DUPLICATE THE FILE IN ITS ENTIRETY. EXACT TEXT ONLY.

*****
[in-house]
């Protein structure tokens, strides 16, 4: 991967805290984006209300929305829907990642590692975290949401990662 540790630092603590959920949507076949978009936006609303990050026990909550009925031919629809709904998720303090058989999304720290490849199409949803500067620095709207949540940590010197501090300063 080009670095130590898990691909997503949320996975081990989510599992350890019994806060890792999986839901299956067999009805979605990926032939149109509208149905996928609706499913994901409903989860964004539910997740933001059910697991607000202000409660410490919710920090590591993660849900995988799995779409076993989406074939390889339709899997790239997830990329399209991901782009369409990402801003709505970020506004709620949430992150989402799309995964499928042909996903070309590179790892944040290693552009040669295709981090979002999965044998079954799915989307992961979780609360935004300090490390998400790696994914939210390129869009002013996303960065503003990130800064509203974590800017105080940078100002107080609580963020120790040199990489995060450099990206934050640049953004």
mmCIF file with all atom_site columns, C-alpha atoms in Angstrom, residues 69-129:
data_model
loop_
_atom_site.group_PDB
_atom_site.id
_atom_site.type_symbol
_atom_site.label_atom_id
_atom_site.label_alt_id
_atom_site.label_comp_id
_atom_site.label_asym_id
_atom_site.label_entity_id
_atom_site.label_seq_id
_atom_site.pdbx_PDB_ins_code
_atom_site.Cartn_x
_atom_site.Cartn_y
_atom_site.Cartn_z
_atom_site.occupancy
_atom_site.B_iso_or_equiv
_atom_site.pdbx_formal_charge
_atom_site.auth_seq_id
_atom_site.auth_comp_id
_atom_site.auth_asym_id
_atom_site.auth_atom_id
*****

[in-house]
């Protein structure tokens, strides 16, 4: 991967805290984006209300929305829907990642590692975290949401990662 540790630092603590959920949507076949978009936006609303990050026990909550009925031919629809709904998720303090058989999304720290490849199409949803500067620095709207949540940590010197501090300063 080009670095130590898990691909997503949320996975081990989510599992350890019994806060890792999986839901299956067999009805979605990926032939149109509208149905996928609706499913994901409903989860964004539910997740933001059910697991607000202000409660410490919710920090590591993660849900995988799995779409076993989406074939390889339709899997790239997830990329399209991901782009369409990402801003709505970020506004709620949430992150989402799309995964499928042909996903070309590179790892944040290693552009040669295709981090979002999965044998079954799915989307992961979780609360935004300090490390998400790696994914939210390129869009002013996303960065503003990130800064509203974590800017105080940078100002107080609580963020120790040199990489995060450099990206934050640049953004």
mmCIF file with all atom_site columns, C-alpha atoms in Angstrom, residues 69-129:
data_model
loop_
_atom_site.group_PDB
_atom_site.id
_atom_site.type_symbol
_atom_site.label_atom_id
_atom_site.label_alt_id
_atom_site.label_comp_id
_atom_site.label_asym_id
_atom_site.label_entity_id
_atom_site.label_seq_id
_atom_site.pdbx_PDB_ins_code
_atom_site.Cartn_x
_atom_site.Cartn_y
_atom_site.Cartn_z
_atom_site.occupancy
_atom_site.B_iso_or_equiv
_atom_site.pdbx_formal_charge
_atom_site.auth_seq_id
_atom_site.auth_comp_id
_atom_site.auth_asym_id
_atom_site.auth_atom_id